In 1985, at La Trobe University, a sociology undergraduate is in a tutorial with his supervisor. He has chosen to write 6000 words on the role of art and the artist in capitalist societies and his sixty-four-year-old tutor has, rather surprisingly, encouraged him.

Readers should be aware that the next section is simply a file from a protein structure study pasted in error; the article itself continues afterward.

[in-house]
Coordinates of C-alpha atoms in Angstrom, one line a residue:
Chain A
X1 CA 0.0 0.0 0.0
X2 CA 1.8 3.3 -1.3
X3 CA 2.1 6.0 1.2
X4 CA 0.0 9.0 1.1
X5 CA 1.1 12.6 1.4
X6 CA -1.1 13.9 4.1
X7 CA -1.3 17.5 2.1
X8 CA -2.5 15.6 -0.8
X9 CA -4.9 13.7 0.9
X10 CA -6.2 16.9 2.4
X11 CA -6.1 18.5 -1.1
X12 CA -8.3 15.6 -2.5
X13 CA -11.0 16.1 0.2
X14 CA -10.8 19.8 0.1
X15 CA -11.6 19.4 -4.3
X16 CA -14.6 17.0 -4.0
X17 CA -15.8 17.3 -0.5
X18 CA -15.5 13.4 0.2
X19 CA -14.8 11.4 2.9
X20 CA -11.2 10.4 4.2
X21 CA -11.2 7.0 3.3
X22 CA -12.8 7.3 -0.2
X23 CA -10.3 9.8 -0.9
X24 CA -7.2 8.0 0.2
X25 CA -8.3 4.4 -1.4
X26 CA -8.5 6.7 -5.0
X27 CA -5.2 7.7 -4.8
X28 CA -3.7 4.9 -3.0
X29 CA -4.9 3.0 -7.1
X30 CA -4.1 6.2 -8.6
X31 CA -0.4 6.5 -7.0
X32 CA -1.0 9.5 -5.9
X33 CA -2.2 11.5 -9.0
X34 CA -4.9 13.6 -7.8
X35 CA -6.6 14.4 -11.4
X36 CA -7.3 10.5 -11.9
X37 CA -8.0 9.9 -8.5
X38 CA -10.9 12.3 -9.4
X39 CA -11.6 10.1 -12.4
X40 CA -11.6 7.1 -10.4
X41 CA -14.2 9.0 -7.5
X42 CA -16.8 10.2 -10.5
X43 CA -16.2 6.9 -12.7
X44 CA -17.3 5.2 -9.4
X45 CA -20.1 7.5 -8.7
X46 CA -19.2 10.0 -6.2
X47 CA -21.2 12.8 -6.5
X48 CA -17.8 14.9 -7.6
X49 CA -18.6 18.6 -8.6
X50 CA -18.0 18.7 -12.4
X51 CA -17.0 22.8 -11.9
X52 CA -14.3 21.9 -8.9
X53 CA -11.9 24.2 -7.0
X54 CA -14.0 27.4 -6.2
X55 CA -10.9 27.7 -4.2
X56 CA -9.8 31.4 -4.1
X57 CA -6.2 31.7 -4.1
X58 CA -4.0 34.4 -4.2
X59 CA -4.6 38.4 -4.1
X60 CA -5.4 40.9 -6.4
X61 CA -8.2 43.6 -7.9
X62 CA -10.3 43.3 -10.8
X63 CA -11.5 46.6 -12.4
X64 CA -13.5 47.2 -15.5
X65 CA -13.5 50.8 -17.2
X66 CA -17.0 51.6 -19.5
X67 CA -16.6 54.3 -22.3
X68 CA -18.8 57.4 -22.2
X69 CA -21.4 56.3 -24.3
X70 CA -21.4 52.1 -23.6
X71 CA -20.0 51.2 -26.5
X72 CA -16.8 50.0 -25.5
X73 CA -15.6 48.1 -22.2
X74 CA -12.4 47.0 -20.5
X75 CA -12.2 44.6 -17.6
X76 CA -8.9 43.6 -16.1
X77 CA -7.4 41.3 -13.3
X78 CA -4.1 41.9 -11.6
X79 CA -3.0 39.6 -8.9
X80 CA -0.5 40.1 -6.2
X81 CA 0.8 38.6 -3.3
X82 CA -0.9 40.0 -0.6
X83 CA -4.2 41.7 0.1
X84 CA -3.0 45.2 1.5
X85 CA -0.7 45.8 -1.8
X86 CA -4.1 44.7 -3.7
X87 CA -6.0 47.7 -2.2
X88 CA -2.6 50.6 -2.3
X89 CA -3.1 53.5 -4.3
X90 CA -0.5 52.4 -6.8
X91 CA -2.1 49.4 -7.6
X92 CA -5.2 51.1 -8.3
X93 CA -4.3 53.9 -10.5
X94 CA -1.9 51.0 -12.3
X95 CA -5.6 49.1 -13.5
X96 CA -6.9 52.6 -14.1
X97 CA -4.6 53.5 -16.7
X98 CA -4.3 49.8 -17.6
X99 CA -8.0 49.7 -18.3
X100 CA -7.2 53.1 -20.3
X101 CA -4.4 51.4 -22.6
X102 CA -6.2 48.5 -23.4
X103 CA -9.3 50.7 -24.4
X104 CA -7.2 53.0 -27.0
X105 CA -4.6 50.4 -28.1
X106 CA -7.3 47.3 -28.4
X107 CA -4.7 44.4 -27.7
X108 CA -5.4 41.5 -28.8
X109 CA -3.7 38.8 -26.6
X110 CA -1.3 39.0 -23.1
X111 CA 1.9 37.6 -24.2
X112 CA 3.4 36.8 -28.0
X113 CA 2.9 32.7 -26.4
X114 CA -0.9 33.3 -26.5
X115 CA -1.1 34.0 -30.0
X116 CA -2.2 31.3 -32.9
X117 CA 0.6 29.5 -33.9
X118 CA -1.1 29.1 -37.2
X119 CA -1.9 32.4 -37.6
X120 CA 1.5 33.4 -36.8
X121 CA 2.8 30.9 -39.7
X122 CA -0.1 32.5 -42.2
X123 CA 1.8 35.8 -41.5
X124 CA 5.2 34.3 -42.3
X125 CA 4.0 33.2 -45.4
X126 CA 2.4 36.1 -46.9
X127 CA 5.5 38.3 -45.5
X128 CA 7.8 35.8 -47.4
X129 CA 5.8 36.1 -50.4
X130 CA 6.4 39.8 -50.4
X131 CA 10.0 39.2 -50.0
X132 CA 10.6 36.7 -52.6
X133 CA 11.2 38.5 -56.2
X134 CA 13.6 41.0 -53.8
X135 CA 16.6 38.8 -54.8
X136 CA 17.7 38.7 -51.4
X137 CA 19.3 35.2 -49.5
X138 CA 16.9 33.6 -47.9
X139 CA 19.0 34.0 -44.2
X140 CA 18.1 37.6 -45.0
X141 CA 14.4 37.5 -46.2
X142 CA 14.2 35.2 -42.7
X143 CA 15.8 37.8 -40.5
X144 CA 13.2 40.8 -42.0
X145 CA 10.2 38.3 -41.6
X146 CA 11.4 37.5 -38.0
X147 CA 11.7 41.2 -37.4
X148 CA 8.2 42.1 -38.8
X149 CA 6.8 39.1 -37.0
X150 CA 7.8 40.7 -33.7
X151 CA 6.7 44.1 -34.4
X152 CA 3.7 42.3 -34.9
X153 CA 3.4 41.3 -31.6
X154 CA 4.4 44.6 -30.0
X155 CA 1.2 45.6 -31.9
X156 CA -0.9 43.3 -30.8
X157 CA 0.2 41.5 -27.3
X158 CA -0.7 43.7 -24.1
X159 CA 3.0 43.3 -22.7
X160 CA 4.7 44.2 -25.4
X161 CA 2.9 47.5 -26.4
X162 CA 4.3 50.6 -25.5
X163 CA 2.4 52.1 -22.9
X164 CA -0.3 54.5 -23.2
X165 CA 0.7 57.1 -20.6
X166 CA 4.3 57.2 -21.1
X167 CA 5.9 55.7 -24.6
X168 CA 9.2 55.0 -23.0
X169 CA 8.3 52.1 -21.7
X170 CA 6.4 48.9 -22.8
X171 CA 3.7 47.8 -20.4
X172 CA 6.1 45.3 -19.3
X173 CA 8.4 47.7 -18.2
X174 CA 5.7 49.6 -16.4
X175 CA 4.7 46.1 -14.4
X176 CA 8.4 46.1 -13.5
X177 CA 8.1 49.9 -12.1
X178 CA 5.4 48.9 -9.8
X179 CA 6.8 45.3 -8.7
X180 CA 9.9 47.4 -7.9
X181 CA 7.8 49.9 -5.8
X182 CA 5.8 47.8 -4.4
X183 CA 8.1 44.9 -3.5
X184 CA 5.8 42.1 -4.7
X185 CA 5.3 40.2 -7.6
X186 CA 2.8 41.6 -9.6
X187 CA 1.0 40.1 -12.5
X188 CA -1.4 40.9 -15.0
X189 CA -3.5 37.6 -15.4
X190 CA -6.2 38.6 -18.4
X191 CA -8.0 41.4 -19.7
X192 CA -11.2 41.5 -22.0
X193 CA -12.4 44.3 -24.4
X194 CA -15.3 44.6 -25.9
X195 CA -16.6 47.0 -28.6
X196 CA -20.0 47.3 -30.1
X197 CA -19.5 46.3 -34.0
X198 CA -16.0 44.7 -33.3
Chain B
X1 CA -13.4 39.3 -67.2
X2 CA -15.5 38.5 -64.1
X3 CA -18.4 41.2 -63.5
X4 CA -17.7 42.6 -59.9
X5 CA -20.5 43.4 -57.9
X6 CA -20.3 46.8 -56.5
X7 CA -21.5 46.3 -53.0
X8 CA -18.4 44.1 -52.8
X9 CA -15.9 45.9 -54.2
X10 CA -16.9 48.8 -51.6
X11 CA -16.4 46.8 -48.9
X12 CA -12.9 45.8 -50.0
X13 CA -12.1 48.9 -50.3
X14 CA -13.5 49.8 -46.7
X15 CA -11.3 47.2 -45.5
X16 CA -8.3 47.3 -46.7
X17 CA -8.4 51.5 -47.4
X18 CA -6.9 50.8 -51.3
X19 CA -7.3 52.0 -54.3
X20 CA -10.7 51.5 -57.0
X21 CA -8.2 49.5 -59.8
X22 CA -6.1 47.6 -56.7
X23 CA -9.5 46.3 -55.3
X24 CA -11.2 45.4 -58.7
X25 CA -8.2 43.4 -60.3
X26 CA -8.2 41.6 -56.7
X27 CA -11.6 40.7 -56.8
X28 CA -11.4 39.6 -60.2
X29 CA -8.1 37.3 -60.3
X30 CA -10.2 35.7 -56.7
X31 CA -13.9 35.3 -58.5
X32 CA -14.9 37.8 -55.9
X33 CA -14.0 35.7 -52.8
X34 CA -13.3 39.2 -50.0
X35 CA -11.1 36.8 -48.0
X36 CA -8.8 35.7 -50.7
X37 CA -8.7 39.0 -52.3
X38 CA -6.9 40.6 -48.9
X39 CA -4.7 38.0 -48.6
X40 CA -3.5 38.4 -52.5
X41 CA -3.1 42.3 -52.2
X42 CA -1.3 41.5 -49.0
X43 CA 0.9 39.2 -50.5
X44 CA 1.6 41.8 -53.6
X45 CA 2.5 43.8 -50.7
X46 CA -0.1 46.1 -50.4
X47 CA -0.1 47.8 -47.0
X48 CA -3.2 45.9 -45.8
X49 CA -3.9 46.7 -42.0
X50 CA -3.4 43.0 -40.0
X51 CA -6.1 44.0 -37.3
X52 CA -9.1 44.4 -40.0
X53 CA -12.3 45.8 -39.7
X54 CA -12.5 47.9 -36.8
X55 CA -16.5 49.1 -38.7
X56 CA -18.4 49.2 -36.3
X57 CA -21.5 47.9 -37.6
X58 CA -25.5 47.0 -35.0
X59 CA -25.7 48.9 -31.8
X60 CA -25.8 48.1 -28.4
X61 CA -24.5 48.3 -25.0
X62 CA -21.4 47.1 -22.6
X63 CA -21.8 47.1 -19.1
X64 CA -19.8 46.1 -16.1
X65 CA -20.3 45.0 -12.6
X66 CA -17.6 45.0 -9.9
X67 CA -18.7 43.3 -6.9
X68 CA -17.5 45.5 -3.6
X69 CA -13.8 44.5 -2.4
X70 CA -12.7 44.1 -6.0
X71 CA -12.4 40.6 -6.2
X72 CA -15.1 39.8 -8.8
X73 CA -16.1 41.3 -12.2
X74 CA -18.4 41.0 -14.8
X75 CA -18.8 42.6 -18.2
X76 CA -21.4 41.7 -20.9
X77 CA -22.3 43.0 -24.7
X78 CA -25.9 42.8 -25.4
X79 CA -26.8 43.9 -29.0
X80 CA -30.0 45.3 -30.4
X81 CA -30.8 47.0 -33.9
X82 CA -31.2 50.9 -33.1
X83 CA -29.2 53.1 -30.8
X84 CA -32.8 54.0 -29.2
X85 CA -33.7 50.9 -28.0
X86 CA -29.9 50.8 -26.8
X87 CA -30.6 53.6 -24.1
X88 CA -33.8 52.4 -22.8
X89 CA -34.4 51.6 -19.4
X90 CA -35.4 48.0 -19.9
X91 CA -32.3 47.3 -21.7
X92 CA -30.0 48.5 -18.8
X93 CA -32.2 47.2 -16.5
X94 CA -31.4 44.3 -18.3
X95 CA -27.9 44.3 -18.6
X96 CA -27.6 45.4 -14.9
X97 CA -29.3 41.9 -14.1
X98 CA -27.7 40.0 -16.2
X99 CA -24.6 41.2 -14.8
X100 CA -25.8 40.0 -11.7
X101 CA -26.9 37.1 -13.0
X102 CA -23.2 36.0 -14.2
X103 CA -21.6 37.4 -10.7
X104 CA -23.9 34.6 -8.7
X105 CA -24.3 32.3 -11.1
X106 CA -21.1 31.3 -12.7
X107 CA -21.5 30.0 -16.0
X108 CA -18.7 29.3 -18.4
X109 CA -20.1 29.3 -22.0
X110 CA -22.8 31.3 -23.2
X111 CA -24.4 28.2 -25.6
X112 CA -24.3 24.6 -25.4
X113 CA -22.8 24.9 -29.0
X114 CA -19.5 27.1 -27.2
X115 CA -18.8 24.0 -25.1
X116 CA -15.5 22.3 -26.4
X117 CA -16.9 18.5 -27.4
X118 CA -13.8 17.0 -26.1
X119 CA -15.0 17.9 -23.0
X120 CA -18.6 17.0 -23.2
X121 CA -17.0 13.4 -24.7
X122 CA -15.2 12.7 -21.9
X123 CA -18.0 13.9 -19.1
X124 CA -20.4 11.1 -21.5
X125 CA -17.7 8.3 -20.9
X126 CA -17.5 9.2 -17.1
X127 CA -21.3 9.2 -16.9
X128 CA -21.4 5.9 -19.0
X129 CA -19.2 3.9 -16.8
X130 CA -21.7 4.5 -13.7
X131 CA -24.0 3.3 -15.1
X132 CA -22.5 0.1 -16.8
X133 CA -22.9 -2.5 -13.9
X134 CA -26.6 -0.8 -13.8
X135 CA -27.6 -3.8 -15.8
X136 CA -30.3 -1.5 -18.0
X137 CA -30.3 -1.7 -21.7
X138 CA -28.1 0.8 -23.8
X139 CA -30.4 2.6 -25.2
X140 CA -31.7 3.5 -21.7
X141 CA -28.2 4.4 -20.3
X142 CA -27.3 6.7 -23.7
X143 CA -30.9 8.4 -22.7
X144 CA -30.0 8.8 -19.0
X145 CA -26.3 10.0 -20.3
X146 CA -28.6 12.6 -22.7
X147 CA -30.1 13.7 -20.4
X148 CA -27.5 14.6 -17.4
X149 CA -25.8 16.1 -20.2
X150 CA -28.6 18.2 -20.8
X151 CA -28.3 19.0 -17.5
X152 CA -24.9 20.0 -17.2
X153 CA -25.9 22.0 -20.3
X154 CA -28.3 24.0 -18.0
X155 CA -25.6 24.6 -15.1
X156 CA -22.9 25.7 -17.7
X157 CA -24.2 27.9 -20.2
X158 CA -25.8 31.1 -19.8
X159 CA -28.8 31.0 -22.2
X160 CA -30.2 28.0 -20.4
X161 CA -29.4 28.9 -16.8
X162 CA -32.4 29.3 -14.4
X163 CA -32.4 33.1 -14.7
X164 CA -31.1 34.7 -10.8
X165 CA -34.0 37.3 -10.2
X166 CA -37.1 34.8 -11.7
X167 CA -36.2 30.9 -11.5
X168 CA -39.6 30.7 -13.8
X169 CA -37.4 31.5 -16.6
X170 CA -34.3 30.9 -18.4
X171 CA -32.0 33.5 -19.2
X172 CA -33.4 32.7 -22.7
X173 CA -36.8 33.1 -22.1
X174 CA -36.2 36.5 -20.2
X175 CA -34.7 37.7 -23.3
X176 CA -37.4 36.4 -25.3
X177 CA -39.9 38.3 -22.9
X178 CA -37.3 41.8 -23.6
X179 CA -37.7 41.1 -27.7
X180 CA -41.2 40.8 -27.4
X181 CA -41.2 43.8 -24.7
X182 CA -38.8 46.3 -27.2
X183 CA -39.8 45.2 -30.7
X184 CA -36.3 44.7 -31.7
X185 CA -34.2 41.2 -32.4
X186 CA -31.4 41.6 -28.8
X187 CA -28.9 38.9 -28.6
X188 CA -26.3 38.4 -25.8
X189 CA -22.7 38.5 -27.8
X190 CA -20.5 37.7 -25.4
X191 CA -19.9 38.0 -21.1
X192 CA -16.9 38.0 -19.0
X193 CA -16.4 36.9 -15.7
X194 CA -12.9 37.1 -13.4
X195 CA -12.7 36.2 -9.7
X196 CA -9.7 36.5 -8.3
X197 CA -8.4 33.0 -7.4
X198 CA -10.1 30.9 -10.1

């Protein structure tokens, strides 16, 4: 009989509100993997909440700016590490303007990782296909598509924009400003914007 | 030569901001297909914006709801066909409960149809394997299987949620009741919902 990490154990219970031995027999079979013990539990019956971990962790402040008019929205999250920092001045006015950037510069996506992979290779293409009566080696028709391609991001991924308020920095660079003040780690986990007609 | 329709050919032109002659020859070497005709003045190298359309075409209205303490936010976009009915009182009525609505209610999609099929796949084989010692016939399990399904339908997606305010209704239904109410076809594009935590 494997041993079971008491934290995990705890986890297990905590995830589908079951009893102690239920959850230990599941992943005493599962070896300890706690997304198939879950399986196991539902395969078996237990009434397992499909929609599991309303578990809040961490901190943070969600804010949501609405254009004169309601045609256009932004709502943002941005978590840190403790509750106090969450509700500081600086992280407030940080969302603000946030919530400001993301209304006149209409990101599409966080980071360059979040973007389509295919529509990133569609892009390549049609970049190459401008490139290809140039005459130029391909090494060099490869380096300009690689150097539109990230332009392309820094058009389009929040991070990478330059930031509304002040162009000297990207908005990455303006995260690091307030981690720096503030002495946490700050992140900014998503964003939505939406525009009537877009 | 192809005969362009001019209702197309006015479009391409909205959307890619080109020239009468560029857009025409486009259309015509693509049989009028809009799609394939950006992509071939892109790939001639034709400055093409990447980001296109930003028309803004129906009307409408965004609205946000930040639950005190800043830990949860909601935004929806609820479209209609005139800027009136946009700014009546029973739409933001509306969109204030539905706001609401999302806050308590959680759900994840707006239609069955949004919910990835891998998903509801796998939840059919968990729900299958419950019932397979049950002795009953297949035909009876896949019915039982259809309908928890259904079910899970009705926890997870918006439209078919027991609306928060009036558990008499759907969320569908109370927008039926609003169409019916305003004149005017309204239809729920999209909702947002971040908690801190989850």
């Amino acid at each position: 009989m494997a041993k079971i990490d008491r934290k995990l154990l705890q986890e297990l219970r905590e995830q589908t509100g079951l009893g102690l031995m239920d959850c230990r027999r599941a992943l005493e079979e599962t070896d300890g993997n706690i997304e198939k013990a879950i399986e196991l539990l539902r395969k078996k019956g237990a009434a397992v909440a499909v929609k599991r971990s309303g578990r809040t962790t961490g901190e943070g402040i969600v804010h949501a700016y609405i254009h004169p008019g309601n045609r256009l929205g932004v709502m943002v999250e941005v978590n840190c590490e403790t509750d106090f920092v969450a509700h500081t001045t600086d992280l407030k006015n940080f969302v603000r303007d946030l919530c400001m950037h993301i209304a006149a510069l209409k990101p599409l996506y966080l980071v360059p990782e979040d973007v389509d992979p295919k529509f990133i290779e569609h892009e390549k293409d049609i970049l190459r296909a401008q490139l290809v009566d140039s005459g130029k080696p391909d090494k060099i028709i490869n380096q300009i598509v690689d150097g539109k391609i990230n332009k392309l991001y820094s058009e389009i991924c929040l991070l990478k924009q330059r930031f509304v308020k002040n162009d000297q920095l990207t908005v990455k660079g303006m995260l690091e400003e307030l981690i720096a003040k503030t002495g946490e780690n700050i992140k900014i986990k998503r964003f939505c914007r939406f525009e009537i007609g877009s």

In fact, as the student, Roger Averill, comes to know the older man, he realises that ‘for him, my over-reaching was a promising sign’. The two men, one a young Australian, the other, Werner Pelz, a Jewish exile from Nazi Germany, became great friends. This friendship was an extension of the gift, Averill says, that Pelz, a charismatic teacher from a different time and place, offered his students. ‘Unlike most erudite people, Werner seemed as eager to listen as he was to teach. In time, I came to realise that this, his emphasis on listening, was one of the things he was teaching.’